Toyota will not build new plants for at least two more years
Toyota planned to heed the lessons it learned during the global financial crisis that began in 2007, when it struggled for several years with overcapacity before demand recovered.
That's why the Japanese carmaker decides that it would refrain from building any new plants for at least two more years.
Instead, as anticipated by the Executive Vice President Nobuyori Kodaira, Toyota is asking its employees to come up with creative solutions to lifting output at existing facilities.
First auto company to make more than 10 million cars in a single year, Toyota this month predicted that total vehicle sales in the fiscal year ending next March would rise by a further 117,000 units from the total of 10.13 million in the year that just ended.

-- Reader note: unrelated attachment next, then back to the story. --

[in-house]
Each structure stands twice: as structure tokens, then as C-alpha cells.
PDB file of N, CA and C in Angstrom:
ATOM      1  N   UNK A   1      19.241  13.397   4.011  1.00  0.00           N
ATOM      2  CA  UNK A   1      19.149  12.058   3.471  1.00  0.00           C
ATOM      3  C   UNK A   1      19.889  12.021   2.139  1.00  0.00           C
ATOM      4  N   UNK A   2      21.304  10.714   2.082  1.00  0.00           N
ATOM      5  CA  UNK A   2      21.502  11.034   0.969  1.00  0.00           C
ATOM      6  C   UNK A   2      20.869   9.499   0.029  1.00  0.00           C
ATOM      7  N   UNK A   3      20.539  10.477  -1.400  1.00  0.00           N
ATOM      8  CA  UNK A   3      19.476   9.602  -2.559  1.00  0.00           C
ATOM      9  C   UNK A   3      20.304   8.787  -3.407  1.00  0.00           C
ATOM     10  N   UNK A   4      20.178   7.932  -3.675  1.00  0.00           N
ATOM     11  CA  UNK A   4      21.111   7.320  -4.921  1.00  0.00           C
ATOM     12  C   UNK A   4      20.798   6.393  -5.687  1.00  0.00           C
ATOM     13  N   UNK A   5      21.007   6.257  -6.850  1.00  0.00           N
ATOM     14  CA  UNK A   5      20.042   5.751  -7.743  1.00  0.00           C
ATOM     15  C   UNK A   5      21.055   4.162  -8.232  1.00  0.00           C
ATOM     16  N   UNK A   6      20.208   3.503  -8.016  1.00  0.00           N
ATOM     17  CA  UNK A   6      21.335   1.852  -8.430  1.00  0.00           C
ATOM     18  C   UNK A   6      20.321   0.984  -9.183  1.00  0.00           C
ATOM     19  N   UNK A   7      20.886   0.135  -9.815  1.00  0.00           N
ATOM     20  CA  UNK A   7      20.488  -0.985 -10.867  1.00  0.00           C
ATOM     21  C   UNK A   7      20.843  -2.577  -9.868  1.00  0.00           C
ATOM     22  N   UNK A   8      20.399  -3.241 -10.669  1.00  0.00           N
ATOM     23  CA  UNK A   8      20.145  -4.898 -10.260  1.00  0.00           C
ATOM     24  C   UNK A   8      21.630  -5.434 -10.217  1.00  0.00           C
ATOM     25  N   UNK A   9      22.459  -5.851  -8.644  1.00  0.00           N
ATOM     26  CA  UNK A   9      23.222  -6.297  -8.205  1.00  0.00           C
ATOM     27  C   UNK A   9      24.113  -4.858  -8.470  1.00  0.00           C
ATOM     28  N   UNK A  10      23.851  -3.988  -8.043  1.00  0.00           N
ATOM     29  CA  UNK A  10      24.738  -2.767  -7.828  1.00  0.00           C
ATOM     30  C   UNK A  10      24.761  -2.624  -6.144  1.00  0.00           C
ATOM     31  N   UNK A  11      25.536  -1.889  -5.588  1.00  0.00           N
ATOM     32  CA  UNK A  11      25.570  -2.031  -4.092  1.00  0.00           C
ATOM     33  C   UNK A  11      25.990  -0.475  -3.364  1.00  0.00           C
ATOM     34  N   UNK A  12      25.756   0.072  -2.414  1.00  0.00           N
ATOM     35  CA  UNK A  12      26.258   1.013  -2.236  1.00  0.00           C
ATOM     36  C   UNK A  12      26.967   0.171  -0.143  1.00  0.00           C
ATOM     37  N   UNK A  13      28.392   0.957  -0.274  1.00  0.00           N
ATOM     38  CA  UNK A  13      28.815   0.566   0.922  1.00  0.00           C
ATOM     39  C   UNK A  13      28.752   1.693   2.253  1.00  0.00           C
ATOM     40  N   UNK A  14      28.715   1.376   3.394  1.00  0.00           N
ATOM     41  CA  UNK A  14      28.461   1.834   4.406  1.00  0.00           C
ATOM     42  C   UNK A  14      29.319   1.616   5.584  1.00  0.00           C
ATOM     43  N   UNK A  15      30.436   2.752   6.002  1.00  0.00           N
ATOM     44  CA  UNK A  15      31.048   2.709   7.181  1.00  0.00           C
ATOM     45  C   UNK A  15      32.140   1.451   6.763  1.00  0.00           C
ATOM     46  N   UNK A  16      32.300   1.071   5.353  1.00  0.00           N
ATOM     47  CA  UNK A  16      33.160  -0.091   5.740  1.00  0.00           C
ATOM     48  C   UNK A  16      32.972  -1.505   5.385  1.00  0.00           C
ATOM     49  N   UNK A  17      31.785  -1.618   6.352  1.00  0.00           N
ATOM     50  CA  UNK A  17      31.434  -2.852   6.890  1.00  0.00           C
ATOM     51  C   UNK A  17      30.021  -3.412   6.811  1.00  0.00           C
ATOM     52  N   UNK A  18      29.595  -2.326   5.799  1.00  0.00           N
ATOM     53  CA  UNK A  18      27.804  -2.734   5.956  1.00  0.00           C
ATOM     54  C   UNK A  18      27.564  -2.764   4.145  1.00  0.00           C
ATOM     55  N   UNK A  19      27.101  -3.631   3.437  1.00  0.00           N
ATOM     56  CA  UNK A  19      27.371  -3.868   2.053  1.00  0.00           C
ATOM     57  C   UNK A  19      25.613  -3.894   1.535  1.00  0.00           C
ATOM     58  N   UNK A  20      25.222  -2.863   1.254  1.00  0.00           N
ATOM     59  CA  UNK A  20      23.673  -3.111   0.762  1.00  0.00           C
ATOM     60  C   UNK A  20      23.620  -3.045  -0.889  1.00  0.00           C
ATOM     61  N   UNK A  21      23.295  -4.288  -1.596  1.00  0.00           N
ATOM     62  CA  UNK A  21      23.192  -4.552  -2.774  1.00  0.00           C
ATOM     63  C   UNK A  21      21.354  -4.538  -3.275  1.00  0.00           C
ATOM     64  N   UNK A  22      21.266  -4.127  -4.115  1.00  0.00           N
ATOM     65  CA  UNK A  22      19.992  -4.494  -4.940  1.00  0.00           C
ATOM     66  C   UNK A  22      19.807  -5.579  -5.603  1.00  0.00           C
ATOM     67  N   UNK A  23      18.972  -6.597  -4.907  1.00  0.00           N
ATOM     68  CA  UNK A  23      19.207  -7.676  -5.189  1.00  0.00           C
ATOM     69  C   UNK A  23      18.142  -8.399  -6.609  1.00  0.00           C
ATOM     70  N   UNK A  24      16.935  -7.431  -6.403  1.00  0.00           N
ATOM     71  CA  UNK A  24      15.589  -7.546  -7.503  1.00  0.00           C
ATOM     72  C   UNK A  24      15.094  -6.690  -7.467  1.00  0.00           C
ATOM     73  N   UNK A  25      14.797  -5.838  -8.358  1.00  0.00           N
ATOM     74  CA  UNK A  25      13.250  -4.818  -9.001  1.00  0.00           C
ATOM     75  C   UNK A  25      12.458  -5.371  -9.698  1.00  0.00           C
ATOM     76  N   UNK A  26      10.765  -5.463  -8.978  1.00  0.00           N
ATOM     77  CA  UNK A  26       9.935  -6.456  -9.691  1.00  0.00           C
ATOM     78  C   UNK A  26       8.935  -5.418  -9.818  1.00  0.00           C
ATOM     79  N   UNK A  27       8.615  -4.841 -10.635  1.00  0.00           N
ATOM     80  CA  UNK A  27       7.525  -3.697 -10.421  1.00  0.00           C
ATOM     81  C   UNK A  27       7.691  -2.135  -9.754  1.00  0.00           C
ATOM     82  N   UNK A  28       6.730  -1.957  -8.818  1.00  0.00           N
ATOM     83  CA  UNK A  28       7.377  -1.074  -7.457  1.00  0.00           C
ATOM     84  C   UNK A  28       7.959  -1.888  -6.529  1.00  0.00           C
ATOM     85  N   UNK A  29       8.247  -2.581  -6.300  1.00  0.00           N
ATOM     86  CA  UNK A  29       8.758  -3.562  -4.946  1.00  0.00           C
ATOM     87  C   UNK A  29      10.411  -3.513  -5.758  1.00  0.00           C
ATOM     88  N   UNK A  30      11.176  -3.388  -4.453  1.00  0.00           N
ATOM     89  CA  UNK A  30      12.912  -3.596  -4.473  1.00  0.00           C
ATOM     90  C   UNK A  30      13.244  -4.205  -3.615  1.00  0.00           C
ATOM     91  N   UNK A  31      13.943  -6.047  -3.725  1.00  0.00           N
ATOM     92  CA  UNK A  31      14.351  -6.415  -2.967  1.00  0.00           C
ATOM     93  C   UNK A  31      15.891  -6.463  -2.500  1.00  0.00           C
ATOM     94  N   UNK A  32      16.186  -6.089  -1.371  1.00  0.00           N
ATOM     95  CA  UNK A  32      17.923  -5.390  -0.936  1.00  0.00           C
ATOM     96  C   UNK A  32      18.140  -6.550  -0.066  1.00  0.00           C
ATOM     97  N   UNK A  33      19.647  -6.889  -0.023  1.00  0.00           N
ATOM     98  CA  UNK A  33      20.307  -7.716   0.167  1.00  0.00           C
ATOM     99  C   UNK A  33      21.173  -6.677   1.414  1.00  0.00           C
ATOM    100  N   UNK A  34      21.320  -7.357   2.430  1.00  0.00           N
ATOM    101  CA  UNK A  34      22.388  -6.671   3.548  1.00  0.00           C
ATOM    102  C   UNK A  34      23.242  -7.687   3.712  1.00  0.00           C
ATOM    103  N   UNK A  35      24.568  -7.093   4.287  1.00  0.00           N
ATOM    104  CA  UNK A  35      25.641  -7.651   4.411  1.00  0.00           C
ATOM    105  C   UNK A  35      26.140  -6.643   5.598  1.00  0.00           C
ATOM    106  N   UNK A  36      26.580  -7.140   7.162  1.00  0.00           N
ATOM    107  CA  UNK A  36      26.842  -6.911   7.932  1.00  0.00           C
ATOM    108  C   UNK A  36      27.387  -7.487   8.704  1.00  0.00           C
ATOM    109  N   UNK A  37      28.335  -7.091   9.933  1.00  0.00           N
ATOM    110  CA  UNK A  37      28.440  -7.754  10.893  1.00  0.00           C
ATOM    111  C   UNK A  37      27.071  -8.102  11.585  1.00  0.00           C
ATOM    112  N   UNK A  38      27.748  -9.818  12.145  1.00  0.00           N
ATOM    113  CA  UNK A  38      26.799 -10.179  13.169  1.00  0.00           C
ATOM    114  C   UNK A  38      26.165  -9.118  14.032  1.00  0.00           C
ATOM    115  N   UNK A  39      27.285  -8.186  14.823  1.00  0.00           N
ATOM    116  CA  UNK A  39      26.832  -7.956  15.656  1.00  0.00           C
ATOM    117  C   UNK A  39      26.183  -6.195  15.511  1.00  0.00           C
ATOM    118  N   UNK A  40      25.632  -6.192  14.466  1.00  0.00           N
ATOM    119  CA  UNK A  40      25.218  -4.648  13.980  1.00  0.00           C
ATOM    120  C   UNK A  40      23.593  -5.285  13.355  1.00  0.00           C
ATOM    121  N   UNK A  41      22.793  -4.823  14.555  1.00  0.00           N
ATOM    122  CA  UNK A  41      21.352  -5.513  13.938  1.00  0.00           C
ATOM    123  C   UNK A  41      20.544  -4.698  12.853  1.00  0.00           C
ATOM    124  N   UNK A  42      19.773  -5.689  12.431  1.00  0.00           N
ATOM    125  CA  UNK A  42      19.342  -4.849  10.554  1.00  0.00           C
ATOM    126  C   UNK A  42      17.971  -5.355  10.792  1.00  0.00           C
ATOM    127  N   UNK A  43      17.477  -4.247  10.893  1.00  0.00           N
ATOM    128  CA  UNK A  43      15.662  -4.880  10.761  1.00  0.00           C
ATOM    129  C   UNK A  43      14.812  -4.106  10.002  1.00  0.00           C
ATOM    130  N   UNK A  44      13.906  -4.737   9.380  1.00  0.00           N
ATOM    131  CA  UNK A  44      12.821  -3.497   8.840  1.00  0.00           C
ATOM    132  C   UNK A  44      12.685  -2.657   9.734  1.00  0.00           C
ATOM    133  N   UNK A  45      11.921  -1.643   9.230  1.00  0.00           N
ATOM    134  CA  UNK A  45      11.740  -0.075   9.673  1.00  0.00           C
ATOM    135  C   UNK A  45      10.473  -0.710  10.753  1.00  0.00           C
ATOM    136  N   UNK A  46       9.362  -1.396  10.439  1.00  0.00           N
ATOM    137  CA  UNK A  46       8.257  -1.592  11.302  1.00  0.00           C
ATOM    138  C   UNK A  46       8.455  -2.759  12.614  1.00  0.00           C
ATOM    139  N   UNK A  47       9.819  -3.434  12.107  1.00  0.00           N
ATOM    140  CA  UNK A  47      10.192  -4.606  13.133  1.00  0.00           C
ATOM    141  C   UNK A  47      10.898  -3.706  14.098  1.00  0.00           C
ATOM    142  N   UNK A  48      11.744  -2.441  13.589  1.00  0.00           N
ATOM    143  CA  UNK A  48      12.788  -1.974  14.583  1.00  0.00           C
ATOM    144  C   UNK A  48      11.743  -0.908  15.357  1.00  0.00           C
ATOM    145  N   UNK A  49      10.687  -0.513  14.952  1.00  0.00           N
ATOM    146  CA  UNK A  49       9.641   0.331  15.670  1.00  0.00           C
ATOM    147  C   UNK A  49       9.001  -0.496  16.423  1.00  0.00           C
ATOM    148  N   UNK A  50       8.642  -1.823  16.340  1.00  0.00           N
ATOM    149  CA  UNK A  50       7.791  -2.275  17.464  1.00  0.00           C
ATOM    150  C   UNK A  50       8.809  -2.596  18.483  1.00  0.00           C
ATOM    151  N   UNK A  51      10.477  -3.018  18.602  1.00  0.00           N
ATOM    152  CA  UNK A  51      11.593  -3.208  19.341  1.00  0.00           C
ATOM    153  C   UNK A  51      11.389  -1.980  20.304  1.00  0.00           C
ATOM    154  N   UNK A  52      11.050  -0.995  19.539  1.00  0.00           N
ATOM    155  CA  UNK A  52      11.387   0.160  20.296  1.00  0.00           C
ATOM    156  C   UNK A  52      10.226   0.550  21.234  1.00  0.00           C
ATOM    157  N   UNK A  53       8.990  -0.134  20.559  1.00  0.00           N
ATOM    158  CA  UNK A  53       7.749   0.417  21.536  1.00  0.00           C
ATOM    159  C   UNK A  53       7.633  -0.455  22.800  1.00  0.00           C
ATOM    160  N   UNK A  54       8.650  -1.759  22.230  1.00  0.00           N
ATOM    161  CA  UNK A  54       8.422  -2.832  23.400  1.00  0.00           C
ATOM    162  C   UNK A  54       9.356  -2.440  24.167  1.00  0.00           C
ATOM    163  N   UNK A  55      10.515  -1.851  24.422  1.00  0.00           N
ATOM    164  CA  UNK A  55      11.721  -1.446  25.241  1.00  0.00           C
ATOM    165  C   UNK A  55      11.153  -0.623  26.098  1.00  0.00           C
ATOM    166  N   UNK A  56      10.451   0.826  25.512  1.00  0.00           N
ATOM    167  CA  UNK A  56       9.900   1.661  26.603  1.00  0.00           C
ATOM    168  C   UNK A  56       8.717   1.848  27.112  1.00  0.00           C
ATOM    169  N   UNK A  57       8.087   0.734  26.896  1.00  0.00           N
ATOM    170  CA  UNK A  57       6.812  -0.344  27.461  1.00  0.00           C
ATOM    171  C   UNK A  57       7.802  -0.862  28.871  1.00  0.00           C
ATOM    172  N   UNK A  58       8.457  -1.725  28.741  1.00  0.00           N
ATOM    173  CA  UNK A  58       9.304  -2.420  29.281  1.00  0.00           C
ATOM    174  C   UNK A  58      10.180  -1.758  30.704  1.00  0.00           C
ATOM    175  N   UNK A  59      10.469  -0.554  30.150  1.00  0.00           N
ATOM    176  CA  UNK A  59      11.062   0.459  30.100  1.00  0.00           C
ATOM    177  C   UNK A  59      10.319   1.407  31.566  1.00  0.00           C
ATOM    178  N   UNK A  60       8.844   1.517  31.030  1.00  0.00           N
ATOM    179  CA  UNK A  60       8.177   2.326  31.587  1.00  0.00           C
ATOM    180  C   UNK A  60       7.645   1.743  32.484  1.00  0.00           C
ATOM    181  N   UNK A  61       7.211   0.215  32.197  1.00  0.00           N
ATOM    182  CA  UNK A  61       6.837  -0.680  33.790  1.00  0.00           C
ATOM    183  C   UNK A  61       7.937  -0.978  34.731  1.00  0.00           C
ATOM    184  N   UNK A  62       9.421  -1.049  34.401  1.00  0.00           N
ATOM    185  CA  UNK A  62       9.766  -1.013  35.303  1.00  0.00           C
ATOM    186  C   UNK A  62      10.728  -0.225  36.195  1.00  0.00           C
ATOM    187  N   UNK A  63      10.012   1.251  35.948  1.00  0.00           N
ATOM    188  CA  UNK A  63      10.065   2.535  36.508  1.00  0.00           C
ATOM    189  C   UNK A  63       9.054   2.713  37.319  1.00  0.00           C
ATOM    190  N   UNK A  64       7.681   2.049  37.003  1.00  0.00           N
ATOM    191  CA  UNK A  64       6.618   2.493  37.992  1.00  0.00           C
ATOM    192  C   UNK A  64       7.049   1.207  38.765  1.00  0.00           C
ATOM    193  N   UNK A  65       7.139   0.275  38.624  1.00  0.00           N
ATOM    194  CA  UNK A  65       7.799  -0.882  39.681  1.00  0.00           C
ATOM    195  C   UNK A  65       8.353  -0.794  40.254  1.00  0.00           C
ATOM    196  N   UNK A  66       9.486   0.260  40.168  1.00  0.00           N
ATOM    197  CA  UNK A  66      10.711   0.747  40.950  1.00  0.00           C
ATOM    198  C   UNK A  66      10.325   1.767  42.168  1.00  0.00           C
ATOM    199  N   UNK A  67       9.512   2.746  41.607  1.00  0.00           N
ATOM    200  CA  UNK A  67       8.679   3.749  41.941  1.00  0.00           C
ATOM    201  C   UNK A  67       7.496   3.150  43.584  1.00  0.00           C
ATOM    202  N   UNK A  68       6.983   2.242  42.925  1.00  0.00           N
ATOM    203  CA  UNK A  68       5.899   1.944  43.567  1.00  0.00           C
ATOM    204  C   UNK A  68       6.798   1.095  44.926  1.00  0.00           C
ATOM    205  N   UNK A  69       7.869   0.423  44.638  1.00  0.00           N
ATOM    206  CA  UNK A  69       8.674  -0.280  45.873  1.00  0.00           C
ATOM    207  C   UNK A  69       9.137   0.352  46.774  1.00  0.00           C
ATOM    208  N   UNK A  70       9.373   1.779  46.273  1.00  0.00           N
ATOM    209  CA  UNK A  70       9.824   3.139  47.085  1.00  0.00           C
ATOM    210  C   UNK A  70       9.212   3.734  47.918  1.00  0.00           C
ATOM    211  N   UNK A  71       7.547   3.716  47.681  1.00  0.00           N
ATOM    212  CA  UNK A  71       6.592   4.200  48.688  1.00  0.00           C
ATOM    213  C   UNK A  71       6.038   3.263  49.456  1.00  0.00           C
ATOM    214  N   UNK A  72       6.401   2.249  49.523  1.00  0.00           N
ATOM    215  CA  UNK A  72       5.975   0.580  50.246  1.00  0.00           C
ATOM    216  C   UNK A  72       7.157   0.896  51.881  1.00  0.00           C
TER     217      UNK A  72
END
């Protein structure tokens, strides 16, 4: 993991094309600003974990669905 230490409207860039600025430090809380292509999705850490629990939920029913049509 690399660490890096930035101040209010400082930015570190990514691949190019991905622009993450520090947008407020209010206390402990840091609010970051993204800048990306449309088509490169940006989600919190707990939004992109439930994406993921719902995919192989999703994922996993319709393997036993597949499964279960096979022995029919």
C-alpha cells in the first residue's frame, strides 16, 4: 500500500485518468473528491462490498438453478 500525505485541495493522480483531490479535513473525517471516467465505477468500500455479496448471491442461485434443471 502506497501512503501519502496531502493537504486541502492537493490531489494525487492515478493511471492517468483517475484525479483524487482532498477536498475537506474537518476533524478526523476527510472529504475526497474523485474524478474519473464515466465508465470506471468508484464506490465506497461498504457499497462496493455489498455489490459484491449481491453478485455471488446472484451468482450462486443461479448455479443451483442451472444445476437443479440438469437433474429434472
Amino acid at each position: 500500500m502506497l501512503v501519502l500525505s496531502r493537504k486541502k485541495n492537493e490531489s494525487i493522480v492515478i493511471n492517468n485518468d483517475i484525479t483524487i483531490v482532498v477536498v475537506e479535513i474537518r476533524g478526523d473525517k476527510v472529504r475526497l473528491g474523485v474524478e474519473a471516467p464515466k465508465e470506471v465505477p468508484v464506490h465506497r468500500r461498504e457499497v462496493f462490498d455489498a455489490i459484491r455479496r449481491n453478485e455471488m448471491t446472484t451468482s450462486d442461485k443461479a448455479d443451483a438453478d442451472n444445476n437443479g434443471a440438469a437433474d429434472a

Some skepticism about this forecast was expressed by analysts, also after the announcement this month that business partner Fuji Heavy Industries would stop producing the Toyota Camry at a plant in Lafayette, Indiana in 2016.
Fuji has been making 100,000 Camrys annually at the plant, but the company plans to increase output under its own car brand, Subaru.
By 2016, Toyota said Camry production from that plant would be absorbed by a factory in Georgetown, Kentucky. But that plant has already been producing at maximum capacity. The major concern of Toyota is instead about the volatility of emerging markets, in particular Thailand.